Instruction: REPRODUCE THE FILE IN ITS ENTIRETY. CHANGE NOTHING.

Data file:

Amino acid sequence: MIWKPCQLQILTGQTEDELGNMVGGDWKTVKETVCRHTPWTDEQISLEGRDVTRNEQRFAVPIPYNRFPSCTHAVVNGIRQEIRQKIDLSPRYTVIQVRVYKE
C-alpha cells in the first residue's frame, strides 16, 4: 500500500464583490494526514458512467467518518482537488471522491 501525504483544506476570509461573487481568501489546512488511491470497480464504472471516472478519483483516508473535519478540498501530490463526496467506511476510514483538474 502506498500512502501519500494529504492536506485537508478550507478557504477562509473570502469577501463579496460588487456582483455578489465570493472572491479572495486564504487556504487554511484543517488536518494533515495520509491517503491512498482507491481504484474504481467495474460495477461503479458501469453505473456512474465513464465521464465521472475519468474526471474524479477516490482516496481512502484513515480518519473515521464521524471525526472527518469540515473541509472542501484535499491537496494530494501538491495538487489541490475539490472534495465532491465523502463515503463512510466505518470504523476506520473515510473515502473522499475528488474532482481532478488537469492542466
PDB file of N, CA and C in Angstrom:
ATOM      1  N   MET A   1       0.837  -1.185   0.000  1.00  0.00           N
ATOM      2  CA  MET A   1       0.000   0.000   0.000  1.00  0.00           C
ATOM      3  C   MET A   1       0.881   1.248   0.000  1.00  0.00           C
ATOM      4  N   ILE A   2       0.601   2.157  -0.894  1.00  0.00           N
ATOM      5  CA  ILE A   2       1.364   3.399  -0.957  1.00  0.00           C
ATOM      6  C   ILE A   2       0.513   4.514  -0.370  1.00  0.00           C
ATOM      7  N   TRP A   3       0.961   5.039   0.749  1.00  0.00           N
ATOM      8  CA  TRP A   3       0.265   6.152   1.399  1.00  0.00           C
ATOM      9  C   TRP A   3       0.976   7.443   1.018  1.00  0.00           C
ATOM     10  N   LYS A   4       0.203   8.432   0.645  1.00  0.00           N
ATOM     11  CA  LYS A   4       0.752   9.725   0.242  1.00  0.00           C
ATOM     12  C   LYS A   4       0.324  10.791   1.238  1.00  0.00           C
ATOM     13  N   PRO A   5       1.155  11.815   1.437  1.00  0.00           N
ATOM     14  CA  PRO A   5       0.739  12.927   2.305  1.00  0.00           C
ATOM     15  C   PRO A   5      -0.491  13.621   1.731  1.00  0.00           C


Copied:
Amino acid sequence: MIWKPCQLQILTGQTEDELGNMVGGDWKTVKETVCRHTPWTDEQISLEGRDVTRNEQRFAVPIPYNRFPSCTHAVVNGIRQEIRQKIDLSPRYTVIQVRVYKE
C-alpha cells in the first residue's frame, strides 16, 4: 500500500464583490494526514458512467467518518482537488471522491 501525504483544506476570509461573487481568501489546512488511491470497480464504472471516472478519483483516508473535519478540498501530490463526496467506511476510514483538474 502506498500512502501519500494529504492536506485537508478550507478557504477562509473570502469577501463579496460588487456582483455578489465570493472572491479572495486564504487556504487554511484543517488536518494533515495520509491517503491512498482507491481504484474504481467495474460495477461503479458501469453505473456512474465513464465521464465521472475519468474526471474524479477516490482516496481512502484513515480518519473515521464521524471525526472527518469540515473541509472542501484535499491537496494530494501538491495538487489541490475539490472534495465532491465523502463515503463512510466505518470504523476506520473515510473515502473522499475528488474532482481532478488537469492542466
PDB file of N, CA and C in Angstrom:
ATOM      1  N   MET A   1       0.837  -1.185   0.000  1.00  0.00           N
ATOM      2  CA  MET A   1       0.000   0.000   0.000  1.00  0.00           C
ATOM      3  C   MET A   1       0.881   1.248   0.000  1.00  0.00           C
ATOM      4  N   ILE A   2       0.601   2.157  -0.894  1.00  0.00           N
ATOM      5  CA  ILE A   2       1.364   3.399  -0.957  1.00  0.00           C
ATOM      6  C   ILE A   2       0.513   4.514  -0.370  1.00  0.00           C
ATOM      7  N   TRP A   3       0.961   5.039   0.749  1.00  0.00           N
ATOM      8  CA  TRP A   3       0.265   6.152   1.399  1.00  0.00           C
ATOM      9  C   TRP A   3       0.976   7.443   1.018  1.00  0.00           C
ATOM     10  N   LYS A   4       0.203   8.432   0.645  1.00  0.00           N
ATOM     11  CA  LYS A   4       0.752   9.725   0.242  1.00  0.00           C
ATOM     12  C   LYS A   4       0.324  10.791   1.238  1.00  0.00           C
ATOM     13  N   PRO A   5       1.155  11.815   1.437  1.00  0.00           N
ATOM     14  CA  PRO A   5       0.739  12.927   2.305  1.00  0.00           C
ATOM     15  C   PRO A   5      -0.491  13.621   1.731  1.00  0.00           C